Continuous Integration? What do you mean?

“You’re going to deploy every change to production? Is that every time you save a file? How about every keystroke?”

The downtime and confusion that would ensue could hardly be considered agile.

Of course, this isn’t what’s intended by the terms ‘continuous integration’ or ‘continuous deployment’. Continual means ‘frequent, repeating at intervals’ and continuous means ‘going on without pause or interruption’. So shouldn’t we be talking about ‘continual integration’?

"Continuous Integration increases your opportunities for feedback. Through it, you learn the state of the project several times a day. CI can be used to reduce the time between when a defect is introduced and when it is fixed, thus improving overall software quality." - Continuous Integration: Improving Software Quality and Reducing Risk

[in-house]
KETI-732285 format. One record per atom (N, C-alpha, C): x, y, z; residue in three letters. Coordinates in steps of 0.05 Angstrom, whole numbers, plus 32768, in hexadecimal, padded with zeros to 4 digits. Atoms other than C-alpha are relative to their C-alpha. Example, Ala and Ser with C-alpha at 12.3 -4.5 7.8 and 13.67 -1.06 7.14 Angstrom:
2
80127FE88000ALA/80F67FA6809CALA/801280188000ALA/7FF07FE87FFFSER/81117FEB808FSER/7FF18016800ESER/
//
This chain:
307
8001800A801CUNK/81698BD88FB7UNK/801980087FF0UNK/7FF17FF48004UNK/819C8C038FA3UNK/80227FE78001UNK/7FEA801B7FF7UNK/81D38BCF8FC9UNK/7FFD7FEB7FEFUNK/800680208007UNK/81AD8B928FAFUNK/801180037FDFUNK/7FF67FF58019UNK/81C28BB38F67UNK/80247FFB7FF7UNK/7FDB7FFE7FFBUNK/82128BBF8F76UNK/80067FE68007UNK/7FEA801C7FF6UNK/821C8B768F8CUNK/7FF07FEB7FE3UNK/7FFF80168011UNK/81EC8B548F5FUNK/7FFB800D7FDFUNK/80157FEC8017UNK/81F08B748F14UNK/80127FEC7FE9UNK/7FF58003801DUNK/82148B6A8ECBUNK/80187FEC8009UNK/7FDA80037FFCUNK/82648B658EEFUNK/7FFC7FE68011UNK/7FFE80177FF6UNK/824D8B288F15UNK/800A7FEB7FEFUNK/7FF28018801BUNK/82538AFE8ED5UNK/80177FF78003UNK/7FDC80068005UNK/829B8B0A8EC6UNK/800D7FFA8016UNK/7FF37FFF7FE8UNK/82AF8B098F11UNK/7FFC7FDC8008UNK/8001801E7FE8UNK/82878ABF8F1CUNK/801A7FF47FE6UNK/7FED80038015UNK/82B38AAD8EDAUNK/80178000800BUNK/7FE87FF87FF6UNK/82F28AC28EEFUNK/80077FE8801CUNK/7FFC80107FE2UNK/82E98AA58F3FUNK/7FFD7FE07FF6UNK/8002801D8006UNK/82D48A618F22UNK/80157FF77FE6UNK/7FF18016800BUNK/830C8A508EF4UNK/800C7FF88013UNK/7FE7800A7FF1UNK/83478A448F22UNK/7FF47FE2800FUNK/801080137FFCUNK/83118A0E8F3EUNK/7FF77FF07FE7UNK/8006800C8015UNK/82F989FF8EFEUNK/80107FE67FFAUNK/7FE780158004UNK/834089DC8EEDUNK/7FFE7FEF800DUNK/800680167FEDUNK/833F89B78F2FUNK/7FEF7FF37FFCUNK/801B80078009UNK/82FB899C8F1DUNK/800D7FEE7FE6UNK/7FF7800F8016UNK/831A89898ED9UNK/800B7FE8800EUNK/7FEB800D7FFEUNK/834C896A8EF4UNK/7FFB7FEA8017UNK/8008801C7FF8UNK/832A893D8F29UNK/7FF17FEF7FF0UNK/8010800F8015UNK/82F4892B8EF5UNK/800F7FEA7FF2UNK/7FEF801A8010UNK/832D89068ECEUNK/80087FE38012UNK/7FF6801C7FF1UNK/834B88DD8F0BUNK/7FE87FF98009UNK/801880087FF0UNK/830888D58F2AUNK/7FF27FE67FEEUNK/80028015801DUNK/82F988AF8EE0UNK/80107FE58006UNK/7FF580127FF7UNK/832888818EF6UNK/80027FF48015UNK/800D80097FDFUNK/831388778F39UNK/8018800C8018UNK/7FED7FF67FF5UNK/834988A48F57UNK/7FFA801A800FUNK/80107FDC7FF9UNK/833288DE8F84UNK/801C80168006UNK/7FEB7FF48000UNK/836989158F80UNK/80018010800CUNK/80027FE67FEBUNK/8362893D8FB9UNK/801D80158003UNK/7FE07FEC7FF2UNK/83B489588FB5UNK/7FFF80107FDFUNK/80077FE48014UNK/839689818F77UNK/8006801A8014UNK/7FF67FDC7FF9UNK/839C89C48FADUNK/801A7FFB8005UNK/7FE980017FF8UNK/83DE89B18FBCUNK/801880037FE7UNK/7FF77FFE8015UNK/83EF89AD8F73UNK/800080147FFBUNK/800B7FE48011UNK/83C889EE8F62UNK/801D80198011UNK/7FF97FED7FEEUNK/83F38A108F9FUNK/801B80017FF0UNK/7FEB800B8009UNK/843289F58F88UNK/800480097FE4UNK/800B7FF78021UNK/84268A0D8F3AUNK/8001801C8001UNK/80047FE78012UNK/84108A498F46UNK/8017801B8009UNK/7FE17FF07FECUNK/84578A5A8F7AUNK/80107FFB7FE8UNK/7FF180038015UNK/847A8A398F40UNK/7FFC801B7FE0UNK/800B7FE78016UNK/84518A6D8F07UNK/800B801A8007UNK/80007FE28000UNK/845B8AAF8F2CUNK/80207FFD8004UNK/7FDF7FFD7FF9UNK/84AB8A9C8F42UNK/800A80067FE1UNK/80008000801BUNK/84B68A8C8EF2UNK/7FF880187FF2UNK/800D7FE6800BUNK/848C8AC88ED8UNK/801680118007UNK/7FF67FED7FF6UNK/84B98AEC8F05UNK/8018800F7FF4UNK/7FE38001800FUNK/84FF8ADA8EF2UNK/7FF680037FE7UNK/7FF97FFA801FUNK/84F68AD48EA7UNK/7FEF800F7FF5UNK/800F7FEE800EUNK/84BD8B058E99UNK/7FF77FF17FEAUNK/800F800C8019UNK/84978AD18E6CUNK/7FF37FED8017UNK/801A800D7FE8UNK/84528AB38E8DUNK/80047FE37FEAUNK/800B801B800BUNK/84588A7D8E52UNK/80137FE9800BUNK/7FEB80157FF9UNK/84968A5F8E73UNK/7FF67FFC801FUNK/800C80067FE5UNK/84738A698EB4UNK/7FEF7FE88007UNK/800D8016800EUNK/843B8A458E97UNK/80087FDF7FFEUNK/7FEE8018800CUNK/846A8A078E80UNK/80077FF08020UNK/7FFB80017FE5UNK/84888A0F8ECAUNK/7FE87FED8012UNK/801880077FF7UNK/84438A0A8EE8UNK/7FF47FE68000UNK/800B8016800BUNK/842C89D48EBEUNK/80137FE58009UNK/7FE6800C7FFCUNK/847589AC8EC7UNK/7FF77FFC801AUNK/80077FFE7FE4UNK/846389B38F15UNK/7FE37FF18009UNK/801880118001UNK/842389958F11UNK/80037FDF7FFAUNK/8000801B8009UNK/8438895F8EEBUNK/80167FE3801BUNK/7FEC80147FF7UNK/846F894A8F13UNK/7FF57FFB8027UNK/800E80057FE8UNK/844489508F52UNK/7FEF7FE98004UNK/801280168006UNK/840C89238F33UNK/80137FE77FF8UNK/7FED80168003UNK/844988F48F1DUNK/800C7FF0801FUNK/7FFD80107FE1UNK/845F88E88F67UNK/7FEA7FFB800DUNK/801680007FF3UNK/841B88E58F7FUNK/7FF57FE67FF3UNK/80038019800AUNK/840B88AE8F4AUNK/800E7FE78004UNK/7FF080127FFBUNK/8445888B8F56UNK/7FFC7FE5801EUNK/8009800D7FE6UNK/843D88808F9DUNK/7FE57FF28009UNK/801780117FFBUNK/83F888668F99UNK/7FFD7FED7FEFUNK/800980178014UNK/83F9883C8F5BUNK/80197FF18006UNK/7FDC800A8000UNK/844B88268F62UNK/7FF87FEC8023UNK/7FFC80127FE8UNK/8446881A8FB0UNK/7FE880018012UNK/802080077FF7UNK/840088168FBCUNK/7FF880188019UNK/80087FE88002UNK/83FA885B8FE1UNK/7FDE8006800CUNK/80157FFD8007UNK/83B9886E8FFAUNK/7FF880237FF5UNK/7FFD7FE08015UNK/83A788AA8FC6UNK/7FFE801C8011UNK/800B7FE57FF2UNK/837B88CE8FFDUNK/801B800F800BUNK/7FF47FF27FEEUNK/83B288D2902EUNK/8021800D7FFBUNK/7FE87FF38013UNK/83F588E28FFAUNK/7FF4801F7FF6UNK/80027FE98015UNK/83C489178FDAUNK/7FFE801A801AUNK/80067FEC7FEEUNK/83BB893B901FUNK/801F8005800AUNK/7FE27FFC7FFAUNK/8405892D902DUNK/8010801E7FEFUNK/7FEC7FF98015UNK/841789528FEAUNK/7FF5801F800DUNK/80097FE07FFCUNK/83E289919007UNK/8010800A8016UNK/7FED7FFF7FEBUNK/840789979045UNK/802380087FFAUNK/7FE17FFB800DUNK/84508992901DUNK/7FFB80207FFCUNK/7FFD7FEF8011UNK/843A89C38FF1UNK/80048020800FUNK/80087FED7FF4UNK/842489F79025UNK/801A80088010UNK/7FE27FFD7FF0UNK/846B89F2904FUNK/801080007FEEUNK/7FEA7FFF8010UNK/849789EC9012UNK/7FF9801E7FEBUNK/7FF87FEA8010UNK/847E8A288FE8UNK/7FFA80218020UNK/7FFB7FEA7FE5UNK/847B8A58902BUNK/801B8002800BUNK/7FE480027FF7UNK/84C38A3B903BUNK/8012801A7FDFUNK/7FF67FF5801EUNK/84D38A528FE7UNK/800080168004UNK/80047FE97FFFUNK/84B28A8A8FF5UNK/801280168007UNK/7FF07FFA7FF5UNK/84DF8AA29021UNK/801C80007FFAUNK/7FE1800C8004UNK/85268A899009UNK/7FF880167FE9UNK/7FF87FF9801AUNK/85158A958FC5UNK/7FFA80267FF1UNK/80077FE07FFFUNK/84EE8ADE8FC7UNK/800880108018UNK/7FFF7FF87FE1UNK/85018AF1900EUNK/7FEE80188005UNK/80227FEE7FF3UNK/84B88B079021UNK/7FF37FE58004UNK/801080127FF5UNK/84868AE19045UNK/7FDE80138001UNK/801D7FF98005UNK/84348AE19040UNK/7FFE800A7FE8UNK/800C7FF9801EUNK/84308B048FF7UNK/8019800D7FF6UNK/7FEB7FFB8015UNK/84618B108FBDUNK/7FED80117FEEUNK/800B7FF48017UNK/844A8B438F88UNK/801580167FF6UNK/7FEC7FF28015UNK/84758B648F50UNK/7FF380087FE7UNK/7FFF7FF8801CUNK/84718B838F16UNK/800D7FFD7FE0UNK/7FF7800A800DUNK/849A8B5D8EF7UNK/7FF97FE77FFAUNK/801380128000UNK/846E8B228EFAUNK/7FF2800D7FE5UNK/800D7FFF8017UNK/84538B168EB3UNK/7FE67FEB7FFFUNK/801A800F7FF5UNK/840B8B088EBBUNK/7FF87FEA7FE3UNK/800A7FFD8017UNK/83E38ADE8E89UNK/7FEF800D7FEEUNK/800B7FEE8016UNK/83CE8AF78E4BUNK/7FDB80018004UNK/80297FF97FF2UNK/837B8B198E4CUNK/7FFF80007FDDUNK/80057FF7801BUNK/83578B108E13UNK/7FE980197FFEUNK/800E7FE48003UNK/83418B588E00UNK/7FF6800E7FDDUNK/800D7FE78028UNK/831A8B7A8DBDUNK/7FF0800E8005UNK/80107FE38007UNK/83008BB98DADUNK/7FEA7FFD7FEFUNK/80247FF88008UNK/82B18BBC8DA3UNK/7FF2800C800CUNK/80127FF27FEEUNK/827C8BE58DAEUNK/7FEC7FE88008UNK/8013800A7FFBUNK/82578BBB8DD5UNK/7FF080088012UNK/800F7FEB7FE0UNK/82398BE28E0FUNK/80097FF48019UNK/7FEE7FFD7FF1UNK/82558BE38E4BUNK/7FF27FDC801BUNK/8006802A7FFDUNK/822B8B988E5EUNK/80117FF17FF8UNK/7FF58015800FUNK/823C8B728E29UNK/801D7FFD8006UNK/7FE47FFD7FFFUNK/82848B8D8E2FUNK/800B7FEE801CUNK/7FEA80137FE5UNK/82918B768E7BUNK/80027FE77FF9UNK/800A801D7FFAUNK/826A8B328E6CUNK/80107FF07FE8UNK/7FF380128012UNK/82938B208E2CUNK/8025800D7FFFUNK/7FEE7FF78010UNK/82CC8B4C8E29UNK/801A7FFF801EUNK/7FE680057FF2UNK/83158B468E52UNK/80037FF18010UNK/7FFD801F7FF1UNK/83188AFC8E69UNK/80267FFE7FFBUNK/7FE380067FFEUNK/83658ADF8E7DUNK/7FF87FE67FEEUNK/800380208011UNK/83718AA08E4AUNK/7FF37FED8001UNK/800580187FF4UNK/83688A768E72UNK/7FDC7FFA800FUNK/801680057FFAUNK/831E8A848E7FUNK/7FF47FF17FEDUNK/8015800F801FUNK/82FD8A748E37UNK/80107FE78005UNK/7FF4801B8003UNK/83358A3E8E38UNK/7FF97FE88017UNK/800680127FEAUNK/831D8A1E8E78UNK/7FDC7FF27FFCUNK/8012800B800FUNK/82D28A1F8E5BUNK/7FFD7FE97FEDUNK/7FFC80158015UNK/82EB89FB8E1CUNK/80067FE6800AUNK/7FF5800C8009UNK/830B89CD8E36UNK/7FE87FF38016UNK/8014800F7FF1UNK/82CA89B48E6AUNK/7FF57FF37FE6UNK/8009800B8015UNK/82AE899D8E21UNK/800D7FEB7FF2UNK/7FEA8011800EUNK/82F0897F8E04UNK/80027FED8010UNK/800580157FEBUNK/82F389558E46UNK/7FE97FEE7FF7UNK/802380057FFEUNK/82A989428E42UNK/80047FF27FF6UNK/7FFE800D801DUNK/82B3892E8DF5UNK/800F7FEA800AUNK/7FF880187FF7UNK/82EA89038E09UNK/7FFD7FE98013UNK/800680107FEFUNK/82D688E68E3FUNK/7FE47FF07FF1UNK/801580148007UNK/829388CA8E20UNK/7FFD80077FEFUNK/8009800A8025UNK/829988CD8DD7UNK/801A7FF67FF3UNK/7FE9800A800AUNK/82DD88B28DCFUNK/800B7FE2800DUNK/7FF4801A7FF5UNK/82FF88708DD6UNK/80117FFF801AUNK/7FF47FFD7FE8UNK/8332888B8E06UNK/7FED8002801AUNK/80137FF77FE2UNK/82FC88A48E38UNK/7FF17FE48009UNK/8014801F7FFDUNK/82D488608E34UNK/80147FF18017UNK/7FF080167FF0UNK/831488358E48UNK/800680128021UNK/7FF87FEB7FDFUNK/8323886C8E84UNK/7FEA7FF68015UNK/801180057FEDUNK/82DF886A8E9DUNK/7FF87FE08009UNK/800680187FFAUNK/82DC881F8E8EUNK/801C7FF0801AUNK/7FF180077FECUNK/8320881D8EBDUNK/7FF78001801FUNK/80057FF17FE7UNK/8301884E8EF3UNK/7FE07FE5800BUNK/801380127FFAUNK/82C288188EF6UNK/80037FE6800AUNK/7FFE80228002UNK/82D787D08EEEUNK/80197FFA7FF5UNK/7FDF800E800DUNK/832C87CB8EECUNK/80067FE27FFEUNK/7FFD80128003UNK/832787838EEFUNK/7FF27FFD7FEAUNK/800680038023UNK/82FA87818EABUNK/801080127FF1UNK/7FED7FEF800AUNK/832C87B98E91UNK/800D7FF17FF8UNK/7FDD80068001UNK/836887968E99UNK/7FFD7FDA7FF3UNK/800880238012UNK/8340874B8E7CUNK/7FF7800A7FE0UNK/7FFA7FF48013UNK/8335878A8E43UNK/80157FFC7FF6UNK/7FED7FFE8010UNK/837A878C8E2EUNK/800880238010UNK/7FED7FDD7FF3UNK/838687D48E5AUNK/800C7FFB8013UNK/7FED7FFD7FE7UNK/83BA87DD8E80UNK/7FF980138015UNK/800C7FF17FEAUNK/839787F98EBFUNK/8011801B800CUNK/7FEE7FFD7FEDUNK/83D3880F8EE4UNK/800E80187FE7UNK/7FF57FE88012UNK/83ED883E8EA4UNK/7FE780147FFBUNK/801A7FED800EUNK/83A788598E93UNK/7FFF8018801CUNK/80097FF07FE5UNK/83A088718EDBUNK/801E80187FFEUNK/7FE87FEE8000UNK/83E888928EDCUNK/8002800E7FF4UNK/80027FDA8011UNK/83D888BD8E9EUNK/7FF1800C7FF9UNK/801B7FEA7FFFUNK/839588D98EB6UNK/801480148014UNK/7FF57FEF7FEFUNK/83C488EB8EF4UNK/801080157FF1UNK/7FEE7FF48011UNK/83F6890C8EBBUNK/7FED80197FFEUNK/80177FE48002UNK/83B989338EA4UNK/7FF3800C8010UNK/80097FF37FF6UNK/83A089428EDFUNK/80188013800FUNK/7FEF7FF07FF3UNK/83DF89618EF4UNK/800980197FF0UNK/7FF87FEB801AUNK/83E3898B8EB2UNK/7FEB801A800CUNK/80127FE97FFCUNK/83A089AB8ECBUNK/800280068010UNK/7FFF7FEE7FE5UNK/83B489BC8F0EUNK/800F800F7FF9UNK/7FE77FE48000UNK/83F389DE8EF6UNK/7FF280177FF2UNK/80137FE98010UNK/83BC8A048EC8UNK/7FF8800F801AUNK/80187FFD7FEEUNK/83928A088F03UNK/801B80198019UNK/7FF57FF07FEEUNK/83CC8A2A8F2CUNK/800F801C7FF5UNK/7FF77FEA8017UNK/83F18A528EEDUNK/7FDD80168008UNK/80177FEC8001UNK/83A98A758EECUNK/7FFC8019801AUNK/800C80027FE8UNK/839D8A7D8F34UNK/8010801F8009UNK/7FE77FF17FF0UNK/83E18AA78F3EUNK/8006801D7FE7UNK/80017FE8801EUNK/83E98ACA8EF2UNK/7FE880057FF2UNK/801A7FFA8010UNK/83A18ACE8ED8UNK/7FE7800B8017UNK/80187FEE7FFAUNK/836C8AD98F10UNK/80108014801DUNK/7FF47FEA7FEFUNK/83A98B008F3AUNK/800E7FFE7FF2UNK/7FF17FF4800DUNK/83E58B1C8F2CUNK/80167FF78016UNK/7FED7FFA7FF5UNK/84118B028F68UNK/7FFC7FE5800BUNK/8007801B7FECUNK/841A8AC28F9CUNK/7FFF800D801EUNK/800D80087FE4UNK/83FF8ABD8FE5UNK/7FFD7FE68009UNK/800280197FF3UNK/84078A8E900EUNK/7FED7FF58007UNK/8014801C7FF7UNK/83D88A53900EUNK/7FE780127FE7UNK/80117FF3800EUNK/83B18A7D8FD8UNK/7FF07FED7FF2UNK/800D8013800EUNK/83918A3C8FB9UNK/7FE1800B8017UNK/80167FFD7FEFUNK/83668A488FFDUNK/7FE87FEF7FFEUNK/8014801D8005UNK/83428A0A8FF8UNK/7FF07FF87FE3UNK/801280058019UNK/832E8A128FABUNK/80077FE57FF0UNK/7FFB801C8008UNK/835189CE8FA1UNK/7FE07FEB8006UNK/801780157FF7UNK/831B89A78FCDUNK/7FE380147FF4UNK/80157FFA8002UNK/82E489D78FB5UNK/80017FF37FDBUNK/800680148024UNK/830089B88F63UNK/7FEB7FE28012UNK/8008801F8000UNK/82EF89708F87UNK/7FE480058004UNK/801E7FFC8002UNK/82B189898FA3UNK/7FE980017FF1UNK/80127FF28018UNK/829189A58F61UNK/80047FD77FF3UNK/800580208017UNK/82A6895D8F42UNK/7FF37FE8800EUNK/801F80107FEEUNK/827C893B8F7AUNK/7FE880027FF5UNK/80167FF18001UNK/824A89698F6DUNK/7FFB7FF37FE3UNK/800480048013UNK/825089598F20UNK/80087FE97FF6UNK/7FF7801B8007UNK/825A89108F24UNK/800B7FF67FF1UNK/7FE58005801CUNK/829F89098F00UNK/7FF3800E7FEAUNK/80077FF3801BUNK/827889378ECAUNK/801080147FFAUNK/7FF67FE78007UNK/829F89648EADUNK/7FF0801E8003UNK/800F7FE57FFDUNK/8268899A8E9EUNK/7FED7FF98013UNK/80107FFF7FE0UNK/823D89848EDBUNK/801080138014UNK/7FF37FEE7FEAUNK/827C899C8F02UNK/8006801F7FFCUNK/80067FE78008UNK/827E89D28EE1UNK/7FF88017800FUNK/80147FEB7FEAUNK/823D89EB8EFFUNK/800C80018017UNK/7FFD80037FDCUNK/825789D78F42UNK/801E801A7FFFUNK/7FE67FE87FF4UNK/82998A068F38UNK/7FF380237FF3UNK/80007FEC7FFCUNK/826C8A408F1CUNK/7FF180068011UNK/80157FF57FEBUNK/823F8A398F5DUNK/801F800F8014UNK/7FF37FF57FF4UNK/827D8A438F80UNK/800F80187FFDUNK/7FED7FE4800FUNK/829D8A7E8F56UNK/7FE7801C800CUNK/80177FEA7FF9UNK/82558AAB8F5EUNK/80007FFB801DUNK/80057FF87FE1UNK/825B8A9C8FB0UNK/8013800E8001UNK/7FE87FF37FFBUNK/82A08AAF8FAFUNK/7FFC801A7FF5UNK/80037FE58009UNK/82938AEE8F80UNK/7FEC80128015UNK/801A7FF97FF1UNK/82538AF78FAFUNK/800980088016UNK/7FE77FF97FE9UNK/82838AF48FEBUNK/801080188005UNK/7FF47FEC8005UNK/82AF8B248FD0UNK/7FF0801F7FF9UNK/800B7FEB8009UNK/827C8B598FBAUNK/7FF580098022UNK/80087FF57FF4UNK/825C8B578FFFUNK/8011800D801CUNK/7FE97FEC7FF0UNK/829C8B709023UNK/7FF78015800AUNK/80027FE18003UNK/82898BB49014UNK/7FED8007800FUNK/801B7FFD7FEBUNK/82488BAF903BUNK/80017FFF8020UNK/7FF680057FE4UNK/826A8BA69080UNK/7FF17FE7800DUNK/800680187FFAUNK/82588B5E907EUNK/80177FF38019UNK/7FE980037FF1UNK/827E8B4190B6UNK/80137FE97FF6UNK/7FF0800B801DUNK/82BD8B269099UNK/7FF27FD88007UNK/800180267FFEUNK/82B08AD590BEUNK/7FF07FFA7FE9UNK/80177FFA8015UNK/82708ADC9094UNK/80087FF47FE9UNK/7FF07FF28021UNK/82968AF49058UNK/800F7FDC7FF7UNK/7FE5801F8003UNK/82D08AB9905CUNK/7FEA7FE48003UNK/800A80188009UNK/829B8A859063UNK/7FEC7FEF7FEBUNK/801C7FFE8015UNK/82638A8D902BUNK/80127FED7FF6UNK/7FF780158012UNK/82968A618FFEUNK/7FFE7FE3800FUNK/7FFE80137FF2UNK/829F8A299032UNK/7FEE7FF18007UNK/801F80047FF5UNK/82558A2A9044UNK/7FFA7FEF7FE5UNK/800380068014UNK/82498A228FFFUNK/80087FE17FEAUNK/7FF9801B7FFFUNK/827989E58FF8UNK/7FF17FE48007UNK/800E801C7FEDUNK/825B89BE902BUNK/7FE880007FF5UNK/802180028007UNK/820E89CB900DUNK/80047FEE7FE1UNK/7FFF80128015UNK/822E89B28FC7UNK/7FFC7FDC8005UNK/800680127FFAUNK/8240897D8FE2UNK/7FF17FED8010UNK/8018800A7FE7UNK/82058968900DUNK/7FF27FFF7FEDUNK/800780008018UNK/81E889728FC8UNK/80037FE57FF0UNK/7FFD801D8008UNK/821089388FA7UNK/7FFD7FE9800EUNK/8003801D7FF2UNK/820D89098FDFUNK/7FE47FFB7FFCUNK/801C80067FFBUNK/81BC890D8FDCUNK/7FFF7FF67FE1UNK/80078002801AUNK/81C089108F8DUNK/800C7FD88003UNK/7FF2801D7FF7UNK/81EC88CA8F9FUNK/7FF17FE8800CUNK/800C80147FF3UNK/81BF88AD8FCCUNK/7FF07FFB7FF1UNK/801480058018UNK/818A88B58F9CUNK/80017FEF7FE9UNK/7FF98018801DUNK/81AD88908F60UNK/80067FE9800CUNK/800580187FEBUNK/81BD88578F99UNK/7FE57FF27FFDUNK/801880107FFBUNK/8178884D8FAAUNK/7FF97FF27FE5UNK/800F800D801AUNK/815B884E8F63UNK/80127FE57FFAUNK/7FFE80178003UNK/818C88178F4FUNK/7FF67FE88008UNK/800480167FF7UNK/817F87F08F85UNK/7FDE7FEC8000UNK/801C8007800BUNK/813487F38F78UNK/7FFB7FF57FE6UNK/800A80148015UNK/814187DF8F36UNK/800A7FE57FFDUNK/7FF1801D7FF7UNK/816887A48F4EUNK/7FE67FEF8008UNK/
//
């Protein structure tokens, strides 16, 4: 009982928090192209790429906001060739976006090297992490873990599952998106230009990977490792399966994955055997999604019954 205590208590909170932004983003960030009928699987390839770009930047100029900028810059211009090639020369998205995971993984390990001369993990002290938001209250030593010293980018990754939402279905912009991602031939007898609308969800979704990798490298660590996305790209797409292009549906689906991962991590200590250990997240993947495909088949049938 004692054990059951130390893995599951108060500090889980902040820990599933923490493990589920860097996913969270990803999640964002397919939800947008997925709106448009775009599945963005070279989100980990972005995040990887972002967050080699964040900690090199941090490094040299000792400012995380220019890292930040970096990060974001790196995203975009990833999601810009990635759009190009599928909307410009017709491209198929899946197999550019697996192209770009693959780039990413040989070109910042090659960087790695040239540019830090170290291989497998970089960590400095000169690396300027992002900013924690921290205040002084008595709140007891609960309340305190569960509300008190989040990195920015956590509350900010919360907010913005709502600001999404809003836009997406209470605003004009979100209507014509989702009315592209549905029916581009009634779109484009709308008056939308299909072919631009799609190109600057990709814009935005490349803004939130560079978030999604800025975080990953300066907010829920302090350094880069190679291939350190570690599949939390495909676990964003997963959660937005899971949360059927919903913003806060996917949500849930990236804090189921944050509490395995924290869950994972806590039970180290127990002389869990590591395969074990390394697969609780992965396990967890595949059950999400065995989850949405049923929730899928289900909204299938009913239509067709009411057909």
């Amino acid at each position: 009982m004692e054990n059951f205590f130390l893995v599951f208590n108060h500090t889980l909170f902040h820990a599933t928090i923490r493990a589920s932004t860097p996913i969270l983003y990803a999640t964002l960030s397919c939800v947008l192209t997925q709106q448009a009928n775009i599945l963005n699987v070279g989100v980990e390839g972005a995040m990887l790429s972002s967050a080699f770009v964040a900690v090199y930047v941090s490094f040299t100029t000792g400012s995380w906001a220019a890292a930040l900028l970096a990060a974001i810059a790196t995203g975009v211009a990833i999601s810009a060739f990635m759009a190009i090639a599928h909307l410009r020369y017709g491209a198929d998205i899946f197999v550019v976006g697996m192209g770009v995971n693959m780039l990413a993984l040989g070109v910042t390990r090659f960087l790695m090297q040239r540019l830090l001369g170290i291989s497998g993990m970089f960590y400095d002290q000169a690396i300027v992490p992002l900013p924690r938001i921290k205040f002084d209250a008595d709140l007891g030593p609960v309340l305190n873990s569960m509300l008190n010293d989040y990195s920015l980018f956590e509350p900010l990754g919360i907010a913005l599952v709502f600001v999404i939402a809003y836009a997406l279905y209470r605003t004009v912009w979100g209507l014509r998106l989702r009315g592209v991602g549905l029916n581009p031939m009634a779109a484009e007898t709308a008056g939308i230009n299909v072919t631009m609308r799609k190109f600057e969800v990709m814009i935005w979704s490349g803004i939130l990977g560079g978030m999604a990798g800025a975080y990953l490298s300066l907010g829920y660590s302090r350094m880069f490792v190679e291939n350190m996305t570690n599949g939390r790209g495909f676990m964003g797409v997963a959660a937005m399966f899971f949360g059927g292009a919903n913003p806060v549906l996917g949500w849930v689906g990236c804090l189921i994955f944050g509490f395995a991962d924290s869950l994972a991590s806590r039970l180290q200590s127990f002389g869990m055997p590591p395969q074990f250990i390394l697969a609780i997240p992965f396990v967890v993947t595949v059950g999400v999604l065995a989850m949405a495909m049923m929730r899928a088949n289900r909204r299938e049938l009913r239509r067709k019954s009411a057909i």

As agile developers, we choose to build and deploy as frequently as we can in order to maximize feedback and the opportunities for learning about the state of a system that is otherwise obfuscated. An interval as often as every check in seems to be a reasonable compromise between frequent feedback and absurdity.

The point of the term ‘continuous’ isn’t to be linguistically precise: It’s to act as a challenge to improve our process by automating as many of our release management tasks as is practical. It’s about a commitment you make with your team to keep the build green and to fix broken windows as soon as they appear. Is “post check-in integration” going to change your team? Is “pretty frequent deployment” going to revolutionize your organization? Somehow those terms don’t quite have the same call to action to them, do they?

The benefits of continuous integration have been well-documented. Applying the same automation challenge to deployment is relatively new, but it makes sense. As continuous integration breaks out of it’s agile home ground and goes mainstream, more people are realizing that they’re already producing their release candidates as part of the build, so why not actually deploy the same way, using nothing more complicated than scripts and a CI server?

The why’s and why not’s of continuous deployment took up an hour when I facilitated a discussion with about 50 participants at CITCON NA 2009 this weekend; I’ll be posting the results of that discussion soon.